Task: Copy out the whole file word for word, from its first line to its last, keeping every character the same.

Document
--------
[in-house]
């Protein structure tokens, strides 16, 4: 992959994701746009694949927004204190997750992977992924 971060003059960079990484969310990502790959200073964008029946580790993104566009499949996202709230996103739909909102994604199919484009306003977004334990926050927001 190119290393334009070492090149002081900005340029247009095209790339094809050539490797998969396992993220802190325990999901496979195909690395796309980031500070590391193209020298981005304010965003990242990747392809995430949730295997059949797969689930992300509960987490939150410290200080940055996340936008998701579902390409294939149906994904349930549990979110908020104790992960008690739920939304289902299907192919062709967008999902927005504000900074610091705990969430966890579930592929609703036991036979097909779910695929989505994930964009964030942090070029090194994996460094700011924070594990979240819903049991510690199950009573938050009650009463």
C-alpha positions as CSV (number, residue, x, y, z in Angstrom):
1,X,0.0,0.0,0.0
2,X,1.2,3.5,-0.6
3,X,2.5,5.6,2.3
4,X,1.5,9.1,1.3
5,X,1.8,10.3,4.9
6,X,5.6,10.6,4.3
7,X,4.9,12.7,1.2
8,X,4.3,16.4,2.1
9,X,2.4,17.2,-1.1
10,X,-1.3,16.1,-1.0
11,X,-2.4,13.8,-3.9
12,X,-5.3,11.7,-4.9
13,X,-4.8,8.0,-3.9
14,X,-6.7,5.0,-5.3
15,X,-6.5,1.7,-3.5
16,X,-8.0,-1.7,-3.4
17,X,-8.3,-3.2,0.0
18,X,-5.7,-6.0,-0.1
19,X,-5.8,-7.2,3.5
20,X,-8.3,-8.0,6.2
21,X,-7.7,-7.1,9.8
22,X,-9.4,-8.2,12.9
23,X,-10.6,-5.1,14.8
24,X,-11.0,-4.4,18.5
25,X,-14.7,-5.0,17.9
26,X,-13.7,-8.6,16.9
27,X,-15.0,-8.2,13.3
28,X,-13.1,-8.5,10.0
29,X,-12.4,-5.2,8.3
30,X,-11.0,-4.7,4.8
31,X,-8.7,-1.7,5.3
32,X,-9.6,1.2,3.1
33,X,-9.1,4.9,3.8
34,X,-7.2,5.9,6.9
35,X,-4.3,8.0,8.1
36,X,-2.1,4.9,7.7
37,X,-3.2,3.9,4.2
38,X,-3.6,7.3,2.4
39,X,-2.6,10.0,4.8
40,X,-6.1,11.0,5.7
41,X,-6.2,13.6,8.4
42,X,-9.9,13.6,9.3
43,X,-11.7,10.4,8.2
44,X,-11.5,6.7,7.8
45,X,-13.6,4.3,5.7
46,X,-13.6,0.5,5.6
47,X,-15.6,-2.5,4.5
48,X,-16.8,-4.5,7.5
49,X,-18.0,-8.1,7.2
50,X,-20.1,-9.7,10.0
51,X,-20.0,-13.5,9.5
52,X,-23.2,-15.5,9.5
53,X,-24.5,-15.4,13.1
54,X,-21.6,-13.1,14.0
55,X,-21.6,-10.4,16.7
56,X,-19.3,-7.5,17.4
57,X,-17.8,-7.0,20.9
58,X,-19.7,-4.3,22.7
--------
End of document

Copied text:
[in-house]
């Protein structure tokens, strides 16, 4: 992959994701746009694949927004204190997750992977992924 971060003059960079990484969310990502790959200073964008029946580790993104566009499949996202709230996103739909909102994604199919484009306003977004334990926050927001 190119290393334009070492090149002081900005340029247009095209790339094809050539490797998969396992993220802190325990999901496979195909690395796309980031500070590391193209020298981005304010965003990242990747392809995430949730295997059949797969689930992300509960987490939150410290200080940055996340936008998701579902390409294939149906994904349930549990979110908020104790992960008690739920939304289902299907192919062709967008999902927005504000900074610091705990969430966890579930592929609703036991036979097909779910695929989505994930964009964030942090070029090194994996460094700011924070594990979240819903049991510690199950009573938050009650009463």
C-alpha positions as CSV (number, residue, x, y, z in Angstrom):
1,X,0.0,0.0,0.0
2,X,1.2,3.5,-0.6
3,X,2.5,5.6,2.3
4,X,1.5,9.1,1.3
5,X,1.8,10.3,4.9
6,X,5.6,10.6,4.3
7,X,4.9,12.7,1.2
8,X,4.3,16.4,2.1
9,X,2.4,17.2,-1.1
10,X,-1.3,16.1,-1.0
11,X,-2.4,13.8,-3.9
12,X,-5.3,11.7,-4.9
13,X,-4.8,8.0,-3.9
14,X,-6.7,5.0,-5.3
15,X,-6.5,1.7,-3.5
16,X,-8.0,-1.7,-3.4
17,X,-8.3,-3.2,0.0
18,X,-5.7,-6.0,-0.1
19,X,-5.8,-7.2,3.5
20,X,-8.3,-8.0,6.2
21,X,-7.7,-7.1,9.8
22,X,-9.4,-8.2,12.9
23,X,-10.6,-5.1,14.8
24,X,-11.0,-4.4,18.5
25,X,-14.7,-5.0,17.9
26,X,-13.7,-8.6,16.9
27,X,-15.0,-8.2,13.3
28,X,-13.1,-8.5,10.0
29,X,-12.4,-5.2,8.3
30,X,-11.0,-4.7,4.8
31,X,-8.7,-1.7,5.3
32,X,-9.6,1.2,3.1
33,X,-9.1,4.9,3.8
34,X,-7.2,5.9,6.9
35,X,-4.3,8.0,8.1
36,X,-2.1,4.9,7.7
37,X,-3.2,3.9,4.2
38,X,-3.6,7.3,2.4
39,X,-2.6,10.0,4.8
40,X,-6.1,11.0,5.7
41,X,-6.2,13.6,8.4
42,X,-9.9,13.6,9.3
43,X,-11.7,10.4,8.2
44,X,-11.5,6.7,7.8
45,X,-13.6,4.3,5.7
46,X,-13.6,0.5,5.6
47,X,-15.6,-2.5,4.5
48,X,-16.8,-4.5,7.5
49,X,-18.0,-8.1,7.2
50,X,-20.1,-9.7,10.0
51,X,-20.0,-13.5,9.5
52,X,-23.2,-15.5,9.5
53,X,-24.5,-15.4,13.1
54,X,-21.6,-13.1,14.0
55,X,-21.6,-10.4,16.7
56,X,-19.3,-7.5,17.4
57,X,-17.8,-7.0,20.9
58,X,-19.7,-4.3,22.7